William John Jr. & Voodoo Youth, By Ryan Williams / by Ryan Williams

William John and Hunter Powell have both been on Mirage's radar for a long time. It was hard for a stage there to go out anywhere in Newcastle and not see either one of them playing somewhere. Mirage has held off doing an interview with either of them until they decided get off both their asses to put out some new music. William John sent me a text last week to say he's doing it – a split with Voodoo Youth.  

I met up with Hunter, Will and bass legend Luke Hay at Lowlands for a burger and chill. Laura Bonzo was also there, but she didn't say much. She was working on a merch design for James Thompson.

When does the EP come out? 
Hunter: Mid-March. 
William John: Yeah.
H: Yes [laughs].

Is there a date? 
WJJ:
We could make one. We'll do that this week.

Yeah, that would be good to know. You've been recording everything together?
H: All at Will's house, yeah. We've just been camped out there for the last month or two.
Luke: Nearly done now. 

How many songs each?
W:
Two songs each.

Same band on everything?
L:
I'm playing on the Voodoo stuff. Will has been going ham on his songs himself.
H: Will has this whole setup.
L: Nate and Campbell have been helping us out too. 

Image: LAZY BONES

Image: LAZY BONES

Campbell is pretty handy with that stuff hey?
H:
Very handy. 

Is he mixing everything for you?
W:
I'm using Shaun Cook from Mexico.

What?
W:
[Laughs] He's the drummer from Maids. He moved to Colombia but now he lives in Mexico.

Is that what happened to Maids? 
W:
Yeah. 

God damn. So he'll mix everything there and just send it over?
W:
Yeah!

Image: Matt Waddingham

Image: Matt Waddingham

Nice. It's been a really long time between releases for both of you, right? Two years since the last EPs came out?
W:
I remember it was the 22nd of February, 2015. I've been long overdue.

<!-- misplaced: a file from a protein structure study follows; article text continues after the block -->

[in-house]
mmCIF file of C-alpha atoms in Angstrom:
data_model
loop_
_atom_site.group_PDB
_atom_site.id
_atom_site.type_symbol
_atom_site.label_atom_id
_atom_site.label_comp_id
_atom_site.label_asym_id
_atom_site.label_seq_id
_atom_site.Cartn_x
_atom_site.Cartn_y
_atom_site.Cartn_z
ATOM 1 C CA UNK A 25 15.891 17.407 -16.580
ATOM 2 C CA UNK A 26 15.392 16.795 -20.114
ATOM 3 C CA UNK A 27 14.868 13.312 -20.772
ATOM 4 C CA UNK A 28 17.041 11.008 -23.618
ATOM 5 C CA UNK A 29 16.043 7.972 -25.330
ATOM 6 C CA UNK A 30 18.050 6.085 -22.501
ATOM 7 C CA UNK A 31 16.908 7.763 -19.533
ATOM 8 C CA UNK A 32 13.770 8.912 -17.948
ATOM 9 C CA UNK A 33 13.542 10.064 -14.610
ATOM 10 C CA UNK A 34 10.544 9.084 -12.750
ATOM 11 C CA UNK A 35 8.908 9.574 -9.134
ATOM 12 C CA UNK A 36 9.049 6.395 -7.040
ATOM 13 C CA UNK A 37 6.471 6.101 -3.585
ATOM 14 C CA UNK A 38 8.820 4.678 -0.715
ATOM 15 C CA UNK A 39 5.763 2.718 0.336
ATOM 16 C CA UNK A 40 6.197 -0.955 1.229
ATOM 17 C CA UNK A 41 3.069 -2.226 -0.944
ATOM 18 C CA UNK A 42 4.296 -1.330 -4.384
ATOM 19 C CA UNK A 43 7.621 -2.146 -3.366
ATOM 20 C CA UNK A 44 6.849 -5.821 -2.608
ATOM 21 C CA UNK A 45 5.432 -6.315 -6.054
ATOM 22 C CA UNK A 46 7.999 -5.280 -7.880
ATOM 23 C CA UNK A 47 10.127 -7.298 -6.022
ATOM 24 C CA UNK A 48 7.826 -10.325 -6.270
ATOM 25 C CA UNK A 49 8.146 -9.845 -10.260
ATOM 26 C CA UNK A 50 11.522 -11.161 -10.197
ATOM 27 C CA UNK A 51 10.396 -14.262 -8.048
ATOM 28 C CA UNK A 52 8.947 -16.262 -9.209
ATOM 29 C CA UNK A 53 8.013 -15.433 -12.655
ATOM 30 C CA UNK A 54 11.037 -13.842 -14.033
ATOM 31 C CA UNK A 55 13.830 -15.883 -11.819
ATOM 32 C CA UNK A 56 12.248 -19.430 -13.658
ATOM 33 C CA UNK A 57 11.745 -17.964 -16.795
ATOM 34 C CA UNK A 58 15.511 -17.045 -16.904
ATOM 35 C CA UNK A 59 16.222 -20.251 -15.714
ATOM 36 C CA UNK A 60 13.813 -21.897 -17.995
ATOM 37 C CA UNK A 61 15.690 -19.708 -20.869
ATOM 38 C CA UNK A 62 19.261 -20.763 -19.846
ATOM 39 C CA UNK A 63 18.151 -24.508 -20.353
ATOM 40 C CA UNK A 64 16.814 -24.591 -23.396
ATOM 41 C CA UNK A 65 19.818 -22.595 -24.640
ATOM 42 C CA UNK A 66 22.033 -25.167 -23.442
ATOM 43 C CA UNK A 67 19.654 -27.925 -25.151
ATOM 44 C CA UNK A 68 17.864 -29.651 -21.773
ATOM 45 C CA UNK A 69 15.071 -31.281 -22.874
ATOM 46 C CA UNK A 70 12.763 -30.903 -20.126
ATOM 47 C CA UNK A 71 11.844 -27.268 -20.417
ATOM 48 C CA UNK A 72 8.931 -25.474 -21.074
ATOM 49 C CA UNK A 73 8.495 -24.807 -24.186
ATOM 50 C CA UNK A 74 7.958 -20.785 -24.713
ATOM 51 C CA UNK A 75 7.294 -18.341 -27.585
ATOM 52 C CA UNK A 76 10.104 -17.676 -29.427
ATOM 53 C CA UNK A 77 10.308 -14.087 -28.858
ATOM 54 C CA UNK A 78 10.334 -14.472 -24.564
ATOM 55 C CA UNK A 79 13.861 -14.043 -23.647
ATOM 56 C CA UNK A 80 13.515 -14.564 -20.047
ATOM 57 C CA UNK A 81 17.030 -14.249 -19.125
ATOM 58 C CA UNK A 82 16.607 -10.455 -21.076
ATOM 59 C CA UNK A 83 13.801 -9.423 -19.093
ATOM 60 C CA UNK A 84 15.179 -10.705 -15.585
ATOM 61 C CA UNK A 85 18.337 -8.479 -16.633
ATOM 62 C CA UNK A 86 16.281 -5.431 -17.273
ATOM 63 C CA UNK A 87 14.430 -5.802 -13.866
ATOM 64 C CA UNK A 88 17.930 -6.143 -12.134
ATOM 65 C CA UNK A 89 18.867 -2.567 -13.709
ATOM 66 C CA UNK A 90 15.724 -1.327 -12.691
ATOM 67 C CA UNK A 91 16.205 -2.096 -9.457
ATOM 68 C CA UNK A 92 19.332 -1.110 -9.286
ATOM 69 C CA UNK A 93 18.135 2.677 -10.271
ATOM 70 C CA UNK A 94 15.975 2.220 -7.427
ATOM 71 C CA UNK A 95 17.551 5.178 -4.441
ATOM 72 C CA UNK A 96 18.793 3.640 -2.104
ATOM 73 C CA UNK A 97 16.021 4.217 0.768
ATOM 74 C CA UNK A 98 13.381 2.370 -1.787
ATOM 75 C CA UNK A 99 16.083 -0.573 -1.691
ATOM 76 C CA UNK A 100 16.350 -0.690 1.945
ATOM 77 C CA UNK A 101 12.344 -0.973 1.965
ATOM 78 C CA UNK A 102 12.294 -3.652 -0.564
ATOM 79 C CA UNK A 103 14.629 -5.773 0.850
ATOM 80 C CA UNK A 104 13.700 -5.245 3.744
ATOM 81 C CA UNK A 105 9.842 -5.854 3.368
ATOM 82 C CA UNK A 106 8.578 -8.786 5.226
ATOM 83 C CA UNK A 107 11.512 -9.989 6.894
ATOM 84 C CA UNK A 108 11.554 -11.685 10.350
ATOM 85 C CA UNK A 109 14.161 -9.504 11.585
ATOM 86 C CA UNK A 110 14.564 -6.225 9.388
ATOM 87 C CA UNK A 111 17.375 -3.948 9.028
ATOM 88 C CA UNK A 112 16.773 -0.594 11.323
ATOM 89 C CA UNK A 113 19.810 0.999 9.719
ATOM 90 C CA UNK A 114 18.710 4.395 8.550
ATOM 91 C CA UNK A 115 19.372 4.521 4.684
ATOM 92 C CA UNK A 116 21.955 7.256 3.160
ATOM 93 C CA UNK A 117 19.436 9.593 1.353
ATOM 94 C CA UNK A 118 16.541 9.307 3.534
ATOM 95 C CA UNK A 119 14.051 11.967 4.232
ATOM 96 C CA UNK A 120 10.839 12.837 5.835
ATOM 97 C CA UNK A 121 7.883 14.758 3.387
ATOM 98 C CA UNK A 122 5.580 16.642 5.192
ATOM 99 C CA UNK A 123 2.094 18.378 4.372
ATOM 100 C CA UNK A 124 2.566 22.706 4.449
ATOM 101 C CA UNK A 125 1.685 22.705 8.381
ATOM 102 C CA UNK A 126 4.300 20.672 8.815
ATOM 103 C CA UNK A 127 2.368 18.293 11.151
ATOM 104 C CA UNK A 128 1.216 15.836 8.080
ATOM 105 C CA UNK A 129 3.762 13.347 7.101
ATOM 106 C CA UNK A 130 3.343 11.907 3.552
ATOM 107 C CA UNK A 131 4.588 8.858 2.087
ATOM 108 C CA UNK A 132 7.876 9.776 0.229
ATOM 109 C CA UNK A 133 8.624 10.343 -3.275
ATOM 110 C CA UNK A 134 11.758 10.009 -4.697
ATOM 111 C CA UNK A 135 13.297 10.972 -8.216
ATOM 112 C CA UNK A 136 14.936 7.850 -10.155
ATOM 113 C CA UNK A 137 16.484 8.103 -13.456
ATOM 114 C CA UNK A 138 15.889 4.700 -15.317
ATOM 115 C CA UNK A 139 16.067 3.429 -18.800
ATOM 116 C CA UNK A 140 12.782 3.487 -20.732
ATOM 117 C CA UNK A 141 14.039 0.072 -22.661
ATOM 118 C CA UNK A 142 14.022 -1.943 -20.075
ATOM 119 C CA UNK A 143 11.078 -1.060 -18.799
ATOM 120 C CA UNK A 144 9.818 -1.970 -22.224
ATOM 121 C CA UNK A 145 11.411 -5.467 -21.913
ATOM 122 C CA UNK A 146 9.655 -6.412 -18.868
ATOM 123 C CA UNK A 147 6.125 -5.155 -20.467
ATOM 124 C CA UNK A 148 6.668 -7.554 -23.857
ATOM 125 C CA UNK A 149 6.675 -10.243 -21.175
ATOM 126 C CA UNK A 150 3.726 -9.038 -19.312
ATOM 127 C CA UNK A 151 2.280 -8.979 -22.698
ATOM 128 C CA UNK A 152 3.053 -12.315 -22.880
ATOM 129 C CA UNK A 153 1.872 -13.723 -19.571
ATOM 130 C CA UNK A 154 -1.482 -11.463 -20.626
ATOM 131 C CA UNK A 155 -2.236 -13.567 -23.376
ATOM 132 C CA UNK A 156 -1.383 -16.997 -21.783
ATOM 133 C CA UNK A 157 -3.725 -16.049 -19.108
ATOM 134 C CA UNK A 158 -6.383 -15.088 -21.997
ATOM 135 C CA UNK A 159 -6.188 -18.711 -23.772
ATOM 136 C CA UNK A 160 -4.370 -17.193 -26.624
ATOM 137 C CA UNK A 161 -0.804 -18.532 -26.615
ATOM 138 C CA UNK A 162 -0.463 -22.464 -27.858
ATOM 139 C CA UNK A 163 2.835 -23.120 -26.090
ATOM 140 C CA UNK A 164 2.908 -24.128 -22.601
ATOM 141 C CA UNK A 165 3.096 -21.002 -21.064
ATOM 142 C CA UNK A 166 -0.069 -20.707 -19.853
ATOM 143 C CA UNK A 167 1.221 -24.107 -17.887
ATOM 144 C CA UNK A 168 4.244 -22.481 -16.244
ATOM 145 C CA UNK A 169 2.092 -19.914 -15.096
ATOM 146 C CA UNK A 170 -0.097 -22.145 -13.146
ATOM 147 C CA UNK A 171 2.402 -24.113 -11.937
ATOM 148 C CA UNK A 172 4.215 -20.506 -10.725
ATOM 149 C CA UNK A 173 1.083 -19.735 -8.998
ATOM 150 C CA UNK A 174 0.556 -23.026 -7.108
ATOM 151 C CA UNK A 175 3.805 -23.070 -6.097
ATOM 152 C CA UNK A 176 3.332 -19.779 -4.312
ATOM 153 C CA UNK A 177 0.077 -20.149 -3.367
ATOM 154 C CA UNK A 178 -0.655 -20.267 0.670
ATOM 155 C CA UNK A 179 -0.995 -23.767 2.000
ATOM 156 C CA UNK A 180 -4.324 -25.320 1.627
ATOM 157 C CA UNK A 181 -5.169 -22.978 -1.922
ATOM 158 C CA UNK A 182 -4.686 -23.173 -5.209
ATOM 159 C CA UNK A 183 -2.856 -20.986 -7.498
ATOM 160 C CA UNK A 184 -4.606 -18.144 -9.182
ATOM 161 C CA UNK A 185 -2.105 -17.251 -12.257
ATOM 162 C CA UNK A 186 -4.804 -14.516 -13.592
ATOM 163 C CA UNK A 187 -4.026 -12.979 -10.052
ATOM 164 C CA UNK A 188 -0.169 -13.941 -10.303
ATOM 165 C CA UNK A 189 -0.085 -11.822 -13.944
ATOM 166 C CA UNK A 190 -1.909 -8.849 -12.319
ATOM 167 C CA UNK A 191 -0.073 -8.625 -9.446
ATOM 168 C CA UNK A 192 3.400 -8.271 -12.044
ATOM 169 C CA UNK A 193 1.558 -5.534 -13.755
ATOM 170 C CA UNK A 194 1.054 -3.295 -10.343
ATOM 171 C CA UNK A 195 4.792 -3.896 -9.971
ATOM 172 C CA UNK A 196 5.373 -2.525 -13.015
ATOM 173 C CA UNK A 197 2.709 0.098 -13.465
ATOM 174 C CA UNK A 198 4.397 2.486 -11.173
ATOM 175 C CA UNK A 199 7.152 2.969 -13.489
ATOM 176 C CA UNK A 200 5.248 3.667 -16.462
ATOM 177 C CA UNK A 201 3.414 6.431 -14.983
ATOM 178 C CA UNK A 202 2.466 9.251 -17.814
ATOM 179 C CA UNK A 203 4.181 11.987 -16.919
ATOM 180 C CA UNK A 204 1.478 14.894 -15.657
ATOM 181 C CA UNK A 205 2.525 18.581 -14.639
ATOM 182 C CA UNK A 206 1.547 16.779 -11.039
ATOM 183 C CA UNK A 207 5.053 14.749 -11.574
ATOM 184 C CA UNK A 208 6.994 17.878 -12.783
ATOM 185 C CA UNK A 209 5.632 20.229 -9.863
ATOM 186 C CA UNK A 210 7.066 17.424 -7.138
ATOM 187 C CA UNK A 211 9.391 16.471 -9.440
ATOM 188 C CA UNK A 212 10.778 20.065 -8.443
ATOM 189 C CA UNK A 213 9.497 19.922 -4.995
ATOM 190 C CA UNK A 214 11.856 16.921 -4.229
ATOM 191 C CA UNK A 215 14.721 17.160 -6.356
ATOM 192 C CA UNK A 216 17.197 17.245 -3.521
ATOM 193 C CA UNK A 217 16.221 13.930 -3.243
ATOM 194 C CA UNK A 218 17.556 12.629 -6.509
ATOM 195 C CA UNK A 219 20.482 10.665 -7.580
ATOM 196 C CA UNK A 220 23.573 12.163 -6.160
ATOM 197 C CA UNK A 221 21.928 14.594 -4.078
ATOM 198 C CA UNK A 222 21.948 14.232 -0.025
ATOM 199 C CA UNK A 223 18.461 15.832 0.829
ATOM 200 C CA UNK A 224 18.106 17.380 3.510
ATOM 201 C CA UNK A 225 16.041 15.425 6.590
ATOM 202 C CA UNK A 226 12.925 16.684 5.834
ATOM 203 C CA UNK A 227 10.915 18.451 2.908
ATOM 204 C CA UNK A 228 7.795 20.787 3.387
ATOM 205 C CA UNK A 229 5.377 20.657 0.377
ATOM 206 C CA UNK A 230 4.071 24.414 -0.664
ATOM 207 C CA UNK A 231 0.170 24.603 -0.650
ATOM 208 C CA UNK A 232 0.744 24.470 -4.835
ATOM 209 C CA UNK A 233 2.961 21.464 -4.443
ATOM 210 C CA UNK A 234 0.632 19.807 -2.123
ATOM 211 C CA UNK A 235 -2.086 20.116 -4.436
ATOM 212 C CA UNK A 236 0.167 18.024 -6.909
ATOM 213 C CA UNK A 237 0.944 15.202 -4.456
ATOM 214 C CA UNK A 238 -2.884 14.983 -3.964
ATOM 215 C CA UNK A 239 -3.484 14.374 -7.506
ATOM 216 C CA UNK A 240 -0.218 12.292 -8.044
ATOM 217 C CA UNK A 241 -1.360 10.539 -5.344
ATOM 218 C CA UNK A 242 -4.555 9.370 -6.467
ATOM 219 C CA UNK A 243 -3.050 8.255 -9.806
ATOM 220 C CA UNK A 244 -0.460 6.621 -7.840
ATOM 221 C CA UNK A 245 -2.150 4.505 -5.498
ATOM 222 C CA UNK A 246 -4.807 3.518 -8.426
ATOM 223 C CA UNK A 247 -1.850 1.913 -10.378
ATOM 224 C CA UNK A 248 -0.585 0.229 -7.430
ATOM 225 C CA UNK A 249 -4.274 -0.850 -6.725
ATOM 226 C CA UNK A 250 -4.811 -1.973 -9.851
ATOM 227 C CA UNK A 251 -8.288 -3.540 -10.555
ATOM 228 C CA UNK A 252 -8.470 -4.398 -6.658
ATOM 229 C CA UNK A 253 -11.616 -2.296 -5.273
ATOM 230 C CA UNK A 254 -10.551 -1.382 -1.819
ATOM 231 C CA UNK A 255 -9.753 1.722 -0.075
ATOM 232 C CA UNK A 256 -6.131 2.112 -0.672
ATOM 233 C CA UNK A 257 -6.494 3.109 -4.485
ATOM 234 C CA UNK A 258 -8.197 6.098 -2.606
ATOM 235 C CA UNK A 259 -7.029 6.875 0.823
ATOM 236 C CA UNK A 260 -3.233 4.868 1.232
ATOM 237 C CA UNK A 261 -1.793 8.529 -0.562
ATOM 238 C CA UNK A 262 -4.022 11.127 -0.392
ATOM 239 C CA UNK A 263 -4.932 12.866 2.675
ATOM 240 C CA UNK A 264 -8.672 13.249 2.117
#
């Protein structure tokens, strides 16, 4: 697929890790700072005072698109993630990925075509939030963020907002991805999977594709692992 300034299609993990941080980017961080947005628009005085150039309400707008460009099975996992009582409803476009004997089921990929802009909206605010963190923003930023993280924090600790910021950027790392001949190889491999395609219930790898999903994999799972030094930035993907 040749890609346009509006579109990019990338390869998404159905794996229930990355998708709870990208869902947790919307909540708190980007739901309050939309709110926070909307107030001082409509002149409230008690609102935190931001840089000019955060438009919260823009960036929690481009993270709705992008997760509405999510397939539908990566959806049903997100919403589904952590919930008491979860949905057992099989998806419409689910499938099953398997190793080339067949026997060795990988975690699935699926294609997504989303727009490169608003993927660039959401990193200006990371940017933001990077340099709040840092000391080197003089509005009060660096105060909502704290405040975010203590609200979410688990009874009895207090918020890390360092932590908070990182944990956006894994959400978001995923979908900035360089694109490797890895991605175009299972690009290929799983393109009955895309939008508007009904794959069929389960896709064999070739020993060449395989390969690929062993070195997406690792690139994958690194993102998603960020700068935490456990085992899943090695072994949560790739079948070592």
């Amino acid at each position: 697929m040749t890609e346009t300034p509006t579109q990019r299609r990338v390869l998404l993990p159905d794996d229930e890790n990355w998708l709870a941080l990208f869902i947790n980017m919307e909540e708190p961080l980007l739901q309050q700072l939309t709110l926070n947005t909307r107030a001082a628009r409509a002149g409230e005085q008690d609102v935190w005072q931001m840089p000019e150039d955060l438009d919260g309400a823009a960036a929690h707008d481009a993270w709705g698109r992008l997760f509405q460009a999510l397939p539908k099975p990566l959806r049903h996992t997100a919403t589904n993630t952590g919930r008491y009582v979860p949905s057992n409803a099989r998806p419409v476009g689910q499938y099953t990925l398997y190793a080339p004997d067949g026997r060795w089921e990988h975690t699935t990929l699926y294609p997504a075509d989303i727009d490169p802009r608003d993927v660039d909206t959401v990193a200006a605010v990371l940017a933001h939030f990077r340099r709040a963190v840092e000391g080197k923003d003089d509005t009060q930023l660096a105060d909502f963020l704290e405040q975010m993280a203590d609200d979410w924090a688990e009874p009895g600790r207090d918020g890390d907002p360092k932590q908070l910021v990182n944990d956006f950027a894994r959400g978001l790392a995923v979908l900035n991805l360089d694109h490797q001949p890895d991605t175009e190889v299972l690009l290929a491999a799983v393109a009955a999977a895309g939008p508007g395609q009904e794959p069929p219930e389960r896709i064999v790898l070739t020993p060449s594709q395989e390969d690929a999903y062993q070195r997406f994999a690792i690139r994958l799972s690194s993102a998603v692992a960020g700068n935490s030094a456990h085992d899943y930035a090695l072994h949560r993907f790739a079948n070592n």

Is it different stuff, do you think? You both have played so much between then and now.
H:
We both play the most and record the least [laughs].
W: It's hard to record and play that much. We were doing two or three shows a week at one stage there. [Fit] that around work and you have no time for anything.
H: I've been trying. 
W: It always falls through. You write a few tracks, it gets into the cloud and it's gone.
H: When you play everything off Facebook Messenger from links people have showed you. I always get ‘This link cannot be found’. 
W: RIP.
H: I've been playing new songs live for ages. 
W: Hunter probably writes the most songs out of anyone. Always pumps them out.

I feel like you get this momentum going when you're writing. Once you stop and try to record the stuff you have, it really stops that process.
W:
That's right.
L: I've noticed... Recording really kills your fucking soul. Literally the same thing over and over and over. I've been avoiding it for as long as I can.

If you don't get it in the first or second take, it's over.
W:
Click tracks are the worst.
L: By the time it comes out you don't want to know about it.

So painful. Is there stuff in the pipeline after this EP?
W:
I feel like right now I've got enough material for this split [and to] finish up my album, and then I've got stuff for the next album. Last year was about playing as much as possible, building a reputation. I don't think there's much point in releasing something before you've done all that. Now, onwards, I want to work really hard in the studio and get exactly what I want. 

Image: LAZY BONES

Image: LAZY BONES

You've got the DIY studio at your house?
W: It's more of a creative hub than a house.
H: Gear everywhere at that joint.
W: People are doing a whole lot of creative stuff there – drawing, painting, graphics, all that kind of thing.

Is it similar music to what you've released in the past?
H: It is different. I think my stuff, at least, is a bit more mature. 
W: Mine is heavier. On my first EP I used midi drums – now it's all real. I've got a lot more fuzz, harmonies. It's good.

Do both bands have one main writer, or is it a collaboration with your bands?
H:
I've been trying to get Luke to give me some shit for ages. He doesn't want to share though.
W: Luke's got his own project – Red Rocket.

Strawberry Jam?
L:
Yeah... I'm happy with everything. 
H: Voodoo has been an unintentional solo project. 

 I think every time I've seen you play it's been with a different backing band. 
H:
The members are always changing, apart from Luke. I think people get the vibe it's that way. I've had like 12 drummers.

There aren't that many around. 
H: I find them [laughs]. I've had drummers that have never played on stage before.

It's all coming out in March – definitely?
W: Yeah.
H: We'll set a deadline.

Stay tuned to the internet to find out what date they set.